In most British cities, restaurateurs welcome a ‘celebrity chef’ to the fold with gusto, seeing their arrival as an endorsement that their turf is on the UK food map, viewing the competition as a challenge and welcoming the inevitable waiting list overspill to their already established businesses. But not in Bath. Despite being a long-term, public supporter of the city that I call home, I’ve recently found myself having to dodge verbal blows at dinner parties, bars and even as I walk down the street – all because I’ve committed the apparently heinous crime of interviewing Jamie Oliver before going on to favourably review his recently opened restaurant.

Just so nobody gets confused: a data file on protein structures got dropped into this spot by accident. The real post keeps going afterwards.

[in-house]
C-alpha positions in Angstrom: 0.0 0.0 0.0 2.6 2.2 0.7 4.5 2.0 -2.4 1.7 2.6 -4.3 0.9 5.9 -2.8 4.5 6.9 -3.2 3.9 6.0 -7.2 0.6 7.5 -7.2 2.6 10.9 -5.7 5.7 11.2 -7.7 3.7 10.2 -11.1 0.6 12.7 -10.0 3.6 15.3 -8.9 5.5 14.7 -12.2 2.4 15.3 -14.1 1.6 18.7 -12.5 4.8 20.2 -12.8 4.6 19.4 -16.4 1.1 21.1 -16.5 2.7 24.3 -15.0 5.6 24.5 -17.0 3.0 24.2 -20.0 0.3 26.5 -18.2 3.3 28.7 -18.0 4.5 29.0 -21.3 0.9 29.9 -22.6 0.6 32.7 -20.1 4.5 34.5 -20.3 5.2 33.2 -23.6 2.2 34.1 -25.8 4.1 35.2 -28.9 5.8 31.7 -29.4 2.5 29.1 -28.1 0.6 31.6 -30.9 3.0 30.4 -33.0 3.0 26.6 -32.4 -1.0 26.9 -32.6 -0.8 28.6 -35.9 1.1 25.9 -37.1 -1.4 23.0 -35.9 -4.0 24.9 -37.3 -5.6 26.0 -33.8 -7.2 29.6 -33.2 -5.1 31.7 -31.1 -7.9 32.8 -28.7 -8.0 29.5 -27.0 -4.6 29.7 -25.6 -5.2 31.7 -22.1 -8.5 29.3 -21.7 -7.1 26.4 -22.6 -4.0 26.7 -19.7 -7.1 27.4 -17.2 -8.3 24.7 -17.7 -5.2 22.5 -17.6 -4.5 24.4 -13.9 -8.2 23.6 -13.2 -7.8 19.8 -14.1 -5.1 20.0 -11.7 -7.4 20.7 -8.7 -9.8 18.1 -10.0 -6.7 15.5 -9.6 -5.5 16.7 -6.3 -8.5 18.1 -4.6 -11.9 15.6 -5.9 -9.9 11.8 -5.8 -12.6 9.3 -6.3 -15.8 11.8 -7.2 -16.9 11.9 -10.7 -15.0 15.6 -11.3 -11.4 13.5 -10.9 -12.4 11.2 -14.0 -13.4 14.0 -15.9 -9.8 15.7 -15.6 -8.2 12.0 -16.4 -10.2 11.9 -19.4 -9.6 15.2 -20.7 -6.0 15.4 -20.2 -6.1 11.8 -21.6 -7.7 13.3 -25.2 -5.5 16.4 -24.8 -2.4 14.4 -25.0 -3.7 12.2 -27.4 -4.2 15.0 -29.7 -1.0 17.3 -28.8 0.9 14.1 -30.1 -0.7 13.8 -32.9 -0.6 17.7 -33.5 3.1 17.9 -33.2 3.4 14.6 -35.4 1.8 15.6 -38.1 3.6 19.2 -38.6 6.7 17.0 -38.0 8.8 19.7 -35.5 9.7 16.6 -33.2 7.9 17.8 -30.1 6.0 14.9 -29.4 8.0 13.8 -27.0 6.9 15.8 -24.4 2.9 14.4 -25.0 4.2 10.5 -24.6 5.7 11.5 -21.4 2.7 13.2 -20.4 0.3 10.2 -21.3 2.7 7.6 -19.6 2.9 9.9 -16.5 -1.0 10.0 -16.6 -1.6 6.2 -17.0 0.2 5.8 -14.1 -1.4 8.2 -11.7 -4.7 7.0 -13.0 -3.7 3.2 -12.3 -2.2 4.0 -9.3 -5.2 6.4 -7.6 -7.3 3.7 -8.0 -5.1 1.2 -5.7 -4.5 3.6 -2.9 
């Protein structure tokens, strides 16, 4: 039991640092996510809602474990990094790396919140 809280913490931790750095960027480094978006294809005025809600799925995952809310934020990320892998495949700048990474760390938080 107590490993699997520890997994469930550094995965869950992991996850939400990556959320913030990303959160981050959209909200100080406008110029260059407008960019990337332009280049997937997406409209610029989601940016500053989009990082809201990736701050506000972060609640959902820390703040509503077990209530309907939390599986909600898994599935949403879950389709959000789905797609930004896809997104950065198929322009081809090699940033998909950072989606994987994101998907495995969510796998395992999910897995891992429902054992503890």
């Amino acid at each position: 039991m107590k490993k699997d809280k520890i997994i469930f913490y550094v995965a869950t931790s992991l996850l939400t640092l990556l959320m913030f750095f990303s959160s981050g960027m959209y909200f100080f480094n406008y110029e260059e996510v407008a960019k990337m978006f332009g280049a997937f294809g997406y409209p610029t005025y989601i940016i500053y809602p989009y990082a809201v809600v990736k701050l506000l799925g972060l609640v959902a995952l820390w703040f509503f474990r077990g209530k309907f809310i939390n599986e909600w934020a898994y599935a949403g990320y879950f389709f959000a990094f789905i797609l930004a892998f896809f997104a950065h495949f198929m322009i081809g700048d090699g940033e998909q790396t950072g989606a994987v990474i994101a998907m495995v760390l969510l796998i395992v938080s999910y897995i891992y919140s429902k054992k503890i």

I’ve been accused of ‘selling out’ (oh, how quaint!), ‘betraying’ local businesses (despite the fact that Jamie’s Italian employs hundreds of locals and relies heavily on local producers) and ‘licking corporate arse’. I’ve been told that Jamie doesn’t do face-to-face interviews (that was one heck of a talented actor I spent an afternoon with, then), that none of his chefs have been trained and that Gennaro Contaldo – Jamie’s ‘mentor’, currently overseeing proceedings at the Bath branch – doesn’t actually exist. As for the food: according to the naysayers, the packet soup purveyors have never had it so good.
And when they’re not slagging Jamie off with all the vitriol they can muster, they’re whining about how demand for their £16 main courses (£19.50 if you want three carrots with that) has fallen, totally overlooking the fact that their (totally untrained) staff can’t manage to get those dishes onto the tables in less than 45 minutes and their chef is busy working tinned pomegranate juice, New Zealand lamb and pineapples into their ‘locally sourced, largely organic’ menus.
‘Brasserie Blanc’ opens in Bath next year. The self-defence course beckons...